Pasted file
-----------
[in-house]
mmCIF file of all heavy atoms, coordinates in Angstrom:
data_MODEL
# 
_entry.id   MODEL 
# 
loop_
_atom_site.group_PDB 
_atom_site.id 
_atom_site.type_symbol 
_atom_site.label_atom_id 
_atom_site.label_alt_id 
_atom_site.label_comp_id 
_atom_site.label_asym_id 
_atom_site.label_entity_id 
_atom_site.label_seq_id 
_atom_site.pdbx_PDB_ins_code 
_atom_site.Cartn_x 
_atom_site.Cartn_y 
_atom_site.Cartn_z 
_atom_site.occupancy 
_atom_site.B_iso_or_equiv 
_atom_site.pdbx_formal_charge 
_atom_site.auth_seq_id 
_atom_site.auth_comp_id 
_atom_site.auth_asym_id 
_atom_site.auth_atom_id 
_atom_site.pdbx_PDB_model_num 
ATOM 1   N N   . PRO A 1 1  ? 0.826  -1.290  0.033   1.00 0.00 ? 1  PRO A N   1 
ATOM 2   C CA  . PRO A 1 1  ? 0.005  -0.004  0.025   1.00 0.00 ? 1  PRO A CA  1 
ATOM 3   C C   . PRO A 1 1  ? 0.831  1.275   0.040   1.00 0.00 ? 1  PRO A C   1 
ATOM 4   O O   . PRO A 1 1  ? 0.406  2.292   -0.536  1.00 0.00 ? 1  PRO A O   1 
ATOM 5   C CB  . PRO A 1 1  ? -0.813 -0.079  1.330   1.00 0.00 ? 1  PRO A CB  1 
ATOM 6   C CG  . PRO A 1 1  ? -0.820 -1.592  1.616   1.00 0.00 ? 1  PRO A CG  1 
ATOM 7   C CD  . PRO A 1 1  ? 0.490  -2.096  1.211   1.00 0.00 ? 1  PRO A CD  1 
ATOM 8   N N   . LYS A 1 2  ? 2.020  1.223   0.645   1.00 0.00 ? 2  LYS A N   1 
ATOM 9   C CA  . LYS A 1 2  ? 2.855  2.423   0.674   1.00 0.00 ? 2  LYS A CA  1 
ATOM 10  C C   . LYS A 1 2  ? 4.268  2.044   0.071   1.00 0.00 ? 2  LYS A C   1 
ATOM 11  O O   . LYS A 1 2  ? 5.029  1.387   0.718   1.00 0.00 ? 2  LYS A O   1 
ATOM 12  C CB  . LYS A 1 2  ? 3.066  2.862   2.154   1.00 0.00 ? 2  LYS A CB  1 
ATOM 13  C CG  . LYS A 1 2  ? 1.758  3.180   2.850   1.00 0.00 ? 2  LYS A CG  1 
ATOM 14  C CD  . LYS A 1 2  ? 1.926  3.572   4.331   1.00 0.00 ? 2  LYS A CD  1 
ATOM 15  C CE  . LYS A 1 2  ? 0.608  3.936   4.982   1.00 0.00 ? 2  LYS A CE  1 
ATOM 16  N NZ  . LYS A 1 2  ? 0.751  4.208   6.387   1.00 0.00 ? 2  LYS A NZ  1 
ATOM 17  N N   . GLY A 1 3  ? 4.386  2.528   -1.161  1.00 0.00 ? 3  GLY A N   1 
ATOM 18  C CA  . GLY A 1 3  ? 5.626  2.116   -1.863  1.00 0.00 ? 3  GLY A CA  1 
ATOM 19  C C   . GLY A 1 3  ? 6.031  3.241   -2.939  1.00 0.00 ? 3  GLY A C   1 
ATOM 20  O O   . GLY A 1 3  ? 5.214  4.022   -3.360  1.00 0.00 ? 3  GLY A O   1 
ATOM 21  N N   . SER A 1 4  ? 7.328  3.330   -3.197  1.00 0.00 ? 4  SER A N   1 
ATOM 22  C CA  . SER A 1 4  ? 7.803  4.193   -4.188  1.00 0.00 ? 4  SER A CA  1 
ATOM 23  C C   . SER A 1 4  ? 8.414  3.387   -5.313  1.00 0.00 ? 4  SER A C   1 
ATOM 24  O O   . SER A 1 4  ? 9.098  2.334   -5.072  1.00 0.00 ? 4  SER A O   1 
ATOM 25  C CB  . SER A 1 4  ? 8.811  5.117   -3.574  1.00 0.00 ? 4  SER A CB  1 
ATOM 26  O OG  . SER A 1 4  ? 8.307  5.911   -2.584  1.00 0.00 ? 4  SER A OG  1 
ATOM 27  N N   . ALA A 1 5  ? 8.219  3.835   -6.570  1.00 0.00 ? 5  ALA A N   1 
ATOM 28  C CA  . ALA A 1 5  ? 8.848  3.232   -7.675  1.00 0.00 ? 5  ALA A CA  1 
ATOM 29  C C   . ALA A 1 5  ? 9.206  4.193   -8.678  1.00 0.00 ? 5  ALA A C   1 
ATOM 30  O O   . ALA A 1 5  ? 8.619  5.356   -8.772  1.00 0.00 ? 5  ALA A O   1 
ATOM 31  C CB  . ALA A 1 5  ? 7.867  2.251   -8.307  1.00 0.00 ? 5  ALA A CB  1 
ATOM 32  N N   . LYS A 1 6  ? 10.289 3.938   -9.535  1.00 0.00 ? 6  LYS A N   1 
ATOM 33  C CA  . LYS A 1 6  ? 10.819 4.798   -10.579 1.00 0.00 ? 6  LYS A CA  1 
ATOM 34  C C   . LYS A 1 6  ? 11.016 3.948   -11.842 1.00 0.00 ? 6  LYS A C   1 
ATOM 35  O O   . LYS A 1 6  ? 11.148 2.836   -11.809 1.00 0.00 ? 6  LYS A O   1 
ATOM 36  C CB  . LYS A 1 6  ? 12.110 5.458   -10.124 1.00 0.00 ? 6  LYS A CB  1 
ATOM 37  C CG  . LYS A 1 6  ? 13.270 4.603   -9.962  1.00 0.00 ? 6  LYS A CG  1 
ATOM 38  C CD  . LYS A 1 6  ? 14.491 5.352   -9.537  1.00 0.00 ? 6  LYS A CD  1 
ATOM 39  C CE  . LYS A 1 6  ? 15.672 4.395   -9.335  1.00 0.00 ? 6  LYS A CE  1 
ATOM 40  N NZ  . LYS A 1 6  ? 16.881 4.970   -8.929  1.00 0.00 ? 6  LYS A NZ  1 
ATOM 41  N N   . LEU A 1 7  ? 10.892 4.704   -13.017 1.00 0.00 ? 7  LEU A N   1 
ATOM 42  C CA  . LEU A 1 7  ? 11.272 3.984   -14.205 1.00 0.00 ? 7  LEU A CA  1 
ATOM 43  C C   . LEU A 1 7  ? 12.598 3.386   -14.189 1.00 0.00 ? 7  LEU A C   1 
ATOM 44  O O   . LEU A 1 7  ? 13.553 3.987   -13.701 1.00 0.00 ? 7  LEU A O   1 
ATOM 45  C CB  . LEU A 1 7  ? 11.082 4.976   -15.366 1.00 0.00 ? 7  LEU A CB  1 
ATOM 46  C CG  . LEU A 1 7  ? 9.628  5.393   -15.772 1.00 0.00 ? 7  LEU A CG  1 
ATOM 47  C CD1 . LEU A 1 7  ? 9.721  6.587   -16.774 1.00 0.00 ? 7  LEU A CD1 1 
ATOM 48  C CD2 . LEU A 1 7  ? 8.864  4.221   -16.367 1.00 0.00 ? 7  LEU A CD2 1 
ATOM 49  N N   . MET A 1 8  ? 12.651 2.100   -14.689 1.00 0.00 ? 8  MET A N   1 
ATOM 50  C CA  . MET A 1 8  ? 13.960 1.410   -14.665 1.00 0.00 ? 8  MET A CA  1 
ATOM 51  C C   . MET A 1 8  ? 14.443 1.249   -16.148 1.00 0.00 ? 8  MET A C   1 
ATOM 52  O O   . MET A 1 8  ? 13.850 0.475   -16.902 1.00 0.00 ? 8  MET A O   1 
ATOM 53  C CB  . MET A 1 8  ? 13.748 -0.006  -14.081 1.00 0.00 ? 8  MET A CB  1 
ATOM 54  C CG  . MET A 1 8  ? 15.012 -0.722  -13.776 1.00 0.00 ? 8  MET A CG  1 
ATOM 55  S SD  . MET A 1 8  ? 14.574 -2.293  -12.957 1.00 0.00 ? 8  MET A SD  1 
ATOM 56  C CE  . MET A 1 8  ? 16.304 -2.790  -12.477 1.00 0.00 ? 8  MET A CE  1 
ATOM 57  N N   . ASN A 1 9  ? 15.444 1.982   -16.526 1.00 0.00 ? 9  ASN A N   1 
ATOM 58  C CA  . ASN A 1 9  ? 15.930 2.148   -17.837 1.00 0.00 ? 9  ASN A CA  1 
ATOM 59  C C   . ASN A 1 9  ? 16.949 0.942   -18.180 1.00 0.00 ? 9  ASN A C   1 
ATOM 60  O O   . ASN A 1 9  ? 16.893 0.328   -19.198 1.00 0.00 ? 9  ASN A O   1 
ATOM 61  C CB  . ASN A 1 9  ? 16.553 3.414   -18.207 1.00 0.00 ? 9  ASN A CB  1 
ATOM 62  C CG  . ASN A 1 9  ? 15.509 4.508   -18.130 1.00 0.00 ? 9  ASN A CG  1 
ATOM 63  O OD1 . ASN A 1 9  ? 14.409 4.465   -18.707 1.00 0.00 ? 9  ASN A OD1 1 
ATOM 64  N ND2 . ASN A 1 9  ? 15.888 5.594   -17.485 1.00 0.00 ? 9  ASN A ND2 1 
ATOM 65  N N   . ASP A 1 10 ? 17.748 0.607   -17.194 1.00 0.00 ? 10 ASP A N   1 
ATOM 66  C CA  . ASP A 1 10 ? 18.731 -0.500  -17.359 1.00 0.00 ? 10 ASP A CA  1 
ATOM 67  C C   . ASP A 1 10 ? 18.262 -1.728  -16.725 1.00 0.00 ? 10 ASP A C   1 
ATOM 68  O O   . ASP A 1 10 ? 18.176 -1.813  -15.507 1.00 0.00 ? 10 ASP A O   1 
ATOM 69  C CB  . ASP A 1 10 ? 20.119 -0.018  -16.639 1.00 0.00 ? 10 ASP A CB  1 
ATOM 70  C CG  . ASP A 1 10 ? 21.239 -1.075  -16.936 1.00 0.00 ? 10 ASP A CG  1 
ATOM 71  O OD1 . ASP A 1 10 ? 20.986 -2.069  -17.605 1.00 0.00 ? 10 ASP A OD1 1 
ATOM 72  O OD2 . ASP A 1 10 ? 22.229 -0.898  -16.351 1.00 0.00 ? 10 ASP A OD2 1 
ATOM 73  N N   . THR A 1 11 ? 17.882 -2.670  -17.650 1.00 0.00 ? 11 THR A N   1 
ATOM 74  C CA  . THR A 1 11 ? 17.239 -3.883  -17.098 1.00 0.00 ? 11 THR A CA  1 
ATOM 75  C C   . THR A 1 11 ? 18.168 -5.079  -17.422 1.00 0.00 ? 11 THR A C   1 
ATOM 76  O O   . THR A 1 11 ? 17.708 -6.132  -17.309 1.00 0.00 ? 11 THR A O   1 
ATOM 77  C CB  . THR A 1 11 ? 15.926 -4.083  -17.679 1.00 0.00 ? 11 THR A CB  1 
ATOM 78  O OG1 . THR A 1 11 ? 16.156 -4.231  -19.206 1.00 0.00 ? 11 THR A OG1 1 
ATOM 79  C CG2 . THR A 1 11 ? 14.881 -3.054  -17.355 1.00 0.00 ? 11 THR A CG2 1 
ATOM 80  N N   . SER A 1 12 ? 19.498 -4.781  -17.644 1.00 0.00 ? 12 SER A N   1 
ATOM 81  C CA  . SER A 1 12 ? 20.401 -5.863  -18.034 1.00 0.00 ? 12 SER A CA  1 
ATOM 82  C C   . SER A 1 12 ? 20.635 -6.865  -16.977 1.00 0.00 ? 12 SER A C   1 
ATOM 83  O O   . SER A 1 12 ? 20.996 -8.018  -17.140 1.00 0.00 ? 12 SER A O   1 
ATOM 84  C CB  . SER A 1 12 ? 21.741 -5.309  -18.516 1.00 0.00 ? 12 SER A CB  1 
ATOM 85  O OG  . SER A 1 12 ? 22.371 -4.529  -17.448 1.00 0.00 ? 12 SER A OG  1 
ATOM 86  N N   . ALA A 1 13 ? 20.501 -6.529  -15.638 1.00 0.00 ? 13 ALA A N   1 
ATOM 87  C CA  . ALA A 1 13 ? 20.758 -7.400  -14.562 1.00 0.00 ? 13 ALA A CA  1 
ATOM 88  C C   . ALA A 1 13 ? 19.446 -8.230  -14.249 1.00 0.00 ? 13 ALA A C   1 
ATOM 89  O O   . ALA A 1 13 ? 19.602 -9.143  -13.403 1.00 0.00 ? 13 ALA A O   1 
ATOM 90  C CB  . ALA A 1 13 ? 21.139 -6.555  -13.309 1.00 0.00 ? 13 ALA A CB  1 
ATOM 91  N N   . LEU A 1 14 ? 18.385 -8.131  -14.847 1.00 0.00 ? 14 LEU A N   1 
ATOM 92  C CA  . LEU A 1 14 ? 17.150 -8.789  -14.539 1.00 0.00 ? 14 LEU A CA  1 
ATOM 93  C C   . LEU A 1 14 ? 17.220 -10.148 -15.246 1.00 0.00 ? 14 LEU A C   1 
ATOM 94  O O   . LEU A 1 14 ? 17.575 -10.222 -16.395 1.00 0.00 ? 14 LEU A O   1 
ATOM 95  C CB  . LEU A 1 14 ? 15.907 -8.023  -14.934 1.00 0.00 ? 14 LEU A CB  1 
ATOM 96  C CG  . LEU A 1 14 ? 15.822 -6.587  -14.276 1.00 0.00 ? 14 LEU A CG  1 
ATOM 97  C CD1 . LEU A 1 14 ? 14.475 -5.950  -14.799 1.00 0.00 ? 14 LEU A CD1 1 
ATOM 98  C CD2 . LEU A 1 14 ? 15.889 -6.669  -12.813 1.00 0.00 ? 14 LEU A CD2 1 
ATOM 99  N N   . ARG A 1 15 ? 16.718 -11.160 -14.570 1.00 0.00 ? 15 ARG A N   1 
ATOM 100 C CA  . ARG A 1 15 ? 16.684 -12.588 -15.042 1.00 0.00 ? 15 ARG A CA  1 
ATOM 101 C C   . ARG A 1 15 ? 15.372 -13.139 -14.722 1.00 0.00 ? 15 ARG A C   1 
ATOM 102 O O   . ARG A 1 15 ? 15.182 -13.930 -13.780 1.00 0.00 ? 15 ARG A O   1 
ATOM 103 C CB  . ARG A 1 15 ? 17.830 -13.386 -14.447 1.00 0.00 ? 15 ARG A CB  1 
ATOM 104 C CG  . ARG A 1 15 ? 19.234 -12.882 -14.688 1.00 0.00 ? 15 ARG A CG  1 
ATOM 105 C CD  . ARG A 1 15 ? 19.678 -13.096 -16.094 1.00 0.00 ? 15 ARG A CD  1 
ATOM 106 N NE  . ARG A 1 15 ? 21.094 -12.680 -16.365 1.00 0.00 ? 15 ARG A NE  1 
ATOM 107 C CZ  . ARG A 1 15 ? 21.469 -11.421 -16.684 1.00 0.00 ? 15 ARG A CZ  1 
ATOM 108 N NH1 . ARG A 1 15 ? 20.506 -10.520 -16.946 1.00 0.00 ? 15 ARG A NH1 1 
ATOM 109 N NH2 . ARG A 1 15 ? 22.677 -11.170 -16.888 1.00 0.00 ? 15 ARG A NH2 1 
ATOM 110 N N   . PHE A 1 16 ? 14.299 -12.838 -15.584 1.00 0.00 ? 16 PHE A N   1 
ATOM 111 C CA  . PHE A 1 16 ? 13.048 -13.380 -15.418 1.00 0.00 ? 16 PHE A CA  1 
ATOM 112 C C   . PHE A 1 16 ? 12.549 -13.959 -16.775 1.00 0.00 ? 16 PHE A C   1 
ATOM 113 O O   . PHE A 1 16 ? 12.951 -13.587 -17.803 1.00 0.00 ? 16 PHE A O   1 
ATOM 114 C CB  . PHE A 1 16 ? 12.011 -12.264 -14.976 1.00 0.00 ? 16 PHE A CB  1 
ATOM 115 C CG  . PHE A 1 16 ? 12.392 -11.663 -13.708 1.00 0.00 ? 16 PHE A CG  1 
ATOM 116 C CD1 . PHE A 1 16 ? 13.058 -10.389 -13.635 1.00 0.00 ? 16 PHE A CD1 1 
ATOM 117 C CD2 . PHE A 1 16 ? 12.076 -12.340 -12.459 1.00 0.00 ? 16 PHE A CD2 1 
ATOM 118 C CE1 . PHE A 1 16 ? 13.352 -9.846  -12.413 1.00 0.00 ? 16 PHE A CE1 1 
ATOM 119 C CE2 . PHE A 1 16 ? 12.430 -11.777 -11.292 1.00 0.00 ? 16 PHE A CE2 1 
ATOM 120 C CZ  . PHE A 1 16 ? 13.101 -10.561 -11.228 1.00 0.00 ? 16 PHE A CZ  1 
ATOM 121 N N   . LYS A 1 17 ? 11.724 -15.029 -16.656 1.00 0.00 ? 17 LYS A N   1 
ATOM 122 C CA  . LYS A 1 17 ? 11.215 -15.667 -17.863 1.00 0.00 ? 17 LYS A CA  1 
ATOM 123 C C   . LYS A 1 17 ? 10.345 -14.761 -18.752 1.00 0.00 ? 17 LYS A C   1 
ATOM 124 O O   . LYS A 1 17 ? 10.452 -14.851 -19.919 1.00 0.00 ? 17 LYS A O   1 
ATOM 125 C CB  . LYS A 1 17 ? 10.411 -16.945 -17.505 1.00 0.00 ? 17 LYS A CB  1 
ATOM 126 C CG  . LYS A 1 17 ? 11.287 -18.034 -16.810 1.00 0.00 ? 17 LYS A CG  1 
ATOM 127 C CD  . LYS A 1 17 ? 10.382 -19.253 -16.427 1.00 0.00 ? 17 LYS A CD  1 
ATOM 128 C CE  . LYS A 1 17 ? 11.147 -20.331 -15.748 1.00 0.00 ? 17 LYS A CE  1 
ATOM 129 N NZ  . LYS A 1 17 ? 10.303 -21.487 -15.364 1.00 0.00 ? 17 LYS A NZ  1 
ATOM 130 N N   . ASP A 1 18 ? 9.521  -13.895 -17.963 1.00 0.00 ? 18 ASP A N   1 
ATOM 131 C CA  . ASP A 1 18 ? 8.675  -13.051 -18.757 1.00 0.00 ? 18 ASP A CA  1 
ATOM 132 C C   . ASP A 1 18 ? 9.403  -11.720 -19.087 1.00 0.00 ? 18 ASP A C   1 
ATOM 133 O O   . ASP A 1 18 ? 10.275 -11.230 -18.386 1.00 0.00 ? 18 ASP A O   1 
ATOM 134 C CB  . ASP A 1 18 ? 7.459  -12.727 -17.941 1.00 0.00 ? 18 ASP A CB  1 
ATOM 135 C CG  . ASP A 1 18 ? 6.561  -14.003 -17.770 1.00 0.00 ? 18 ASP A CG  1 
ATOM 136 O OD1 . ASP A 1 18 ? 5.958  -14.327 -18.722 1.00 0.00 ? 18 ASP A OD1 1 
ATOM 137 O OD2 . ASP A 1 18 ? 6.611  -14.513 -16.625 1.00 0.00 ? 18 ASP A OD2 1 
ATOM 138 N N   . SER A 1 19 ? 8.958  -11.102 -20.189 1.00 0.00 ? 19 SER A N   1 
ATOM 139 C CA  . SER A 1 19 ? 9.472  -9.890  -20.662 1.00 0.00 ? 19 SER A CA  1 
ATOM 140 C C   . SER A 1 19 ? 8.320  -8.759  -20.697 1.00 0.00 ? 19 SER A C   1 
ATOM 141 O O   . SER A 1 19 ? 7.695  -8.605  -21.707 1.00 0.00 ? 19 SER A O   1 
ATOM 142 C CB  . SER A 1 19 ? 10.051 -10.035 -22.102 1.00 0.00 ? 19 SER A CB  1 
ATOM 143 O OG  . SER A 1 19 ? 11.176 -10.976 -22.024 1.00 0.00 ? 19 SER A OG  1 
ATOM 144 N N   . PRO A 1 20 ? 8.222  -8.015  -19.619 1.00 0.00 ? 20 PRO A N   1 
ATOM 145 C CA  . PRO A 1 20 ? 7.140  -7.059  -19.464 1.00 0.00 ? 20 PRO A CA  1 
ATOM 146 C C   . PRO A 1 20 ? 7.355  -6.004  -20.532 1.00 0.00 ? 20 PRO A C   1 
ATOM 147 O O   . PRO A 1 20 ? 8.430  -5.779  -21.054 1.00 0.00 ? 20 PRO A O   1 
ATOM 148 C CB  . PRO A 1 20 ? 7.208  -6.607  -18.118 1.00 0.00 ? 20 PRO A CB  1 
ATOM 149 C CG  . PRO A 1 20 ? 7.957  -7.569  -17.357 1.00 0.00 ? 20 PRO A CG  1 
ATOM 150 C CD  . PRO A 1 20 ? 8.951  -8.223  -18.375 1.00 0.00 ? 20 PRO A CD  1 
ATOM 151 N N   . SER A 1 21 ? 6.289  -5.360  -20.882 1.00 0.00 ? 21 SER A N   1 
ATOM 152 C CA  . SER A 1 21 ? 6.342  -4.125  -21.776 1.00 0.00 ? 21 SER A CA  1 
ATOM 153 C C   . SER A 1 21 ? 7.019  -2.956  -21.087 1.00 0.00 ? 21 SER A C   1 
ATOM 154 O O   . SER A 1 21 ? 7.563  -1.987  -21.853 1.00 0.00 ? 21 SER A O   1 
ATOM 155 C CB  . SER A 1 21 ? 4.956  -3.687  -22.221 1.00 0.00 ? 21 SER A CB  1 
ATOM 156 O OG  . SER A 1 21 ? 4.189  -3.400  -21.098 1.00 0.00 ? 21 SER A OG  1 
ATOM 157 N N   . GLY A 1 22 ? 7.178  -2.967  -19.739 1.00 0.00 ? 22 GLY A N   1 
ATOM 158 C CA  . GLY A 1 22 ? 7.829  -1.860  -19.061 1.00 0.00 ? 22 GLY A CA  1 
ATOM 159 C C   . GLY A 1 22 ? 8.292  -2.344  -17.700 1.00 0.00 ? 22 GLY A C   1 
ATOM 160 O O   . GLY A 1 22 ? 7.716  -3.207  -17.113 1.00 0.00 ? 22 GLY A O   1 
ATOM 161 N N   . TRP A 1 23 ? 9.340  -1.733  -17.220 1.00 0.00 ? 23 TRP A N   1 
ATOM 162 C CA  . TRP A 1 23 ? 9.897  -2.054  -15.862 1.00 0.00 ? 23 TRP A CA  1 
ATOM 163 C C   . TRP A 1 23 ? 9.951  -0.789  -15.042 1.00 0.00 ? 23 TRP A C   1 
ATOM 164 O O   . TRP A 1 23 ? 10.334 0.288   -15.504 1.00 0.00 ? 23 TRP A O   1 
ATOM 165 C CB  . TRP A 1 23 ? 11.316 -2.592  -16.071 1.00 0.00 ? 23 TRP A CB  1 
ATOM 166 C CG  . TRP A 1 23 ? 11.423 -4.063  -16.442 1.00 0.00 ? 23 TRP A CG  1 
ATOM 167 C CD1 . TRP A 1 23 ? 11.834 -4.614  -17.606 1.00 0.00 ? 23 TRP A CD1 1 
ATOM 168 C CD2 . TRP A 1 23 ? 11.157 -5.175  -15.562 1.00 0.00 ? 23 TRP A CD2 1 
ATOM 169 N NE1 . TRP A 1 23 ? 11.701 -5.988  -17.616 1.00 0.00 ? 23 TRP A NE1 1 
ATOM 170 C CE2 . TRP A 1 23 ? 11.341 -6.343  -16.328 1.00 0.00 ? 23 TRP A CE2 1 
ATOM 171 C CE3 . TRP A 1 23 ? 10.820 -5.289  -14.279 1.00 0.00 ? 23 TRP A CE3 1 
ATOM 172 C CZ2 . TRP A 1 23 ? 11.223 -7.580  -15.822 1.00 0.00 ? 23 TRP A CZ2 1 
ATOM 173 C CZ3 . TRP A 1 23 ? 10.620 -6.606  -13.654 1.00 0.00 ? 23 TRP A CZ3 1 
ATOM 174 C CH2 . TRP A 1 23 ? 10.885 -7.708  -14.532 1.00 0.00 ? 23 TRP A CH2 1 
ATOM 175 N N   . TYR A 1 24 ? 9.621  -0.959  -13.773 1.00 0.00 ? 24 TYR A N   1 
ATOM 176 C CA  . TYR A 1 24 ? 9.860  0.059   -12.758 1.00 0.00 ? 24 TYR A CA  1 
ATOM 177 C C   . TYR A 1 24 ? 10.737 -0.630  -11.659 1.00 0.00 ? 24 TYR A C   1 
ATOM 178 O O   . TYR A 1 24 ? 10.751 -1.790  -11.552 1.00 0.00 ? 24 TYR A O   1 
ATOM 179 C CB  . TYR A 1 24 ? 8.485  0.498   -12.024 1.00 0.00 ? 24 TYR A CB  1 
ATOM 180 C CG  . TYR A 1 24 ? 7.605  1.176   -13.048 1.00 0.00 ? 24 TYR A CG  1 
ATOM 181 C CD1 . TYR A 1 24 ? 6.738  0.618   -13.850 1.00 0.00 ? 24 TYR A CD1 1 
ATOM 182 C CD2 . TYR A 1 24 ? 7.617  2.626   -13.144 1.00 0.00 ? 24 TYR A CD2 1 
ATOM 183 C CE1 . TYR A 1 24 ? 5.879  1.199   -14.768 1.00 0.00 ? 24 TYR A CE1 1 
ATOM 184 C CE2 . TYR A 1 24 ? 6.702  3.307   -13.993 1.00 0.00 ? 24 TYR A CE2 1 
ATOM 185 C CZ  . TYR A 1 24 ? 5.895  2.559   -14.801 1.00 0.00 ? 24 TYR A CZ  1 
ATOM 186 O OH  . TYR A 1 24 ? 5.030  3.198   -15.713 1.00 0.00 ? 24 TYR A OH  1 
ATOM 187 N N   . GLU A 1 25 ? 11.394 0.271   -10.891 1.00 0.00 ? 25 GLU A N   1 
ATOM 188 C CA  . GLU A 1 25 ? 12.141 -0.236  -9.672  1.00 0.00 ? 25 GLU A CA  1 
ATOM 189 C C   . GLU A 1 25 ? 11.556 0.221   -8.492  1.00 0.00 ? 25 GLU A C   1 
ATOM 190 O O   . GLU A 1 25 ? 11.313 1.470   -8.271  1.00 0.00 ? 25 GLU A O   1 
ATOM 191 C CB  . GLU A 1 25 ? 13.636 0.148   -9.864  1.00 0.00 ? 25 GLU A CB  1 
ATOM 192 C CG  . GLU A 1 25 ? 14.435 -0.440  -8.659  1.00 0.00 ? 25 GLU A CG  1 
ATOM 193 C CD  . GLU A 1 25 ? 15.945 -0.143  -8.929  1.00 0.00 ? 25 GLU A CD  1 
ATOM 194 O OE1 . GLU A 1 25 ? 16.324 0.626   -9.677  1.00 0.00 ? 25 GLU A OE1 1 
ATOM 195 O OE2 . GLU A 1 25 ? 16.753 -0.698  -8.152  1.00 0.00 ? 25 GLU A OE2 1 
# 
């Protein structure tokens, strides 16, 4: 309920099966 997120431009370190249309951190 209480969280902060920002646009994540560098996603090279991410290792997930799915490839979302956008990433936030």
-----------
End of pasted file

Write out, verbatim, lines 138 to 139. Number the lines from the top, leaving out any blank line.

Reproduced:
ATOM 110 N N   . PHE A 1 16 ? 14.299 -12.838 -15.584 1.00 0.00 ? 16 PHE A N   1 
ATOM 111 C CA  . PHE A 1 16 ? 13.048 -13.380 -15.418 1.00 0.00 ? 16 PHE A CA  1 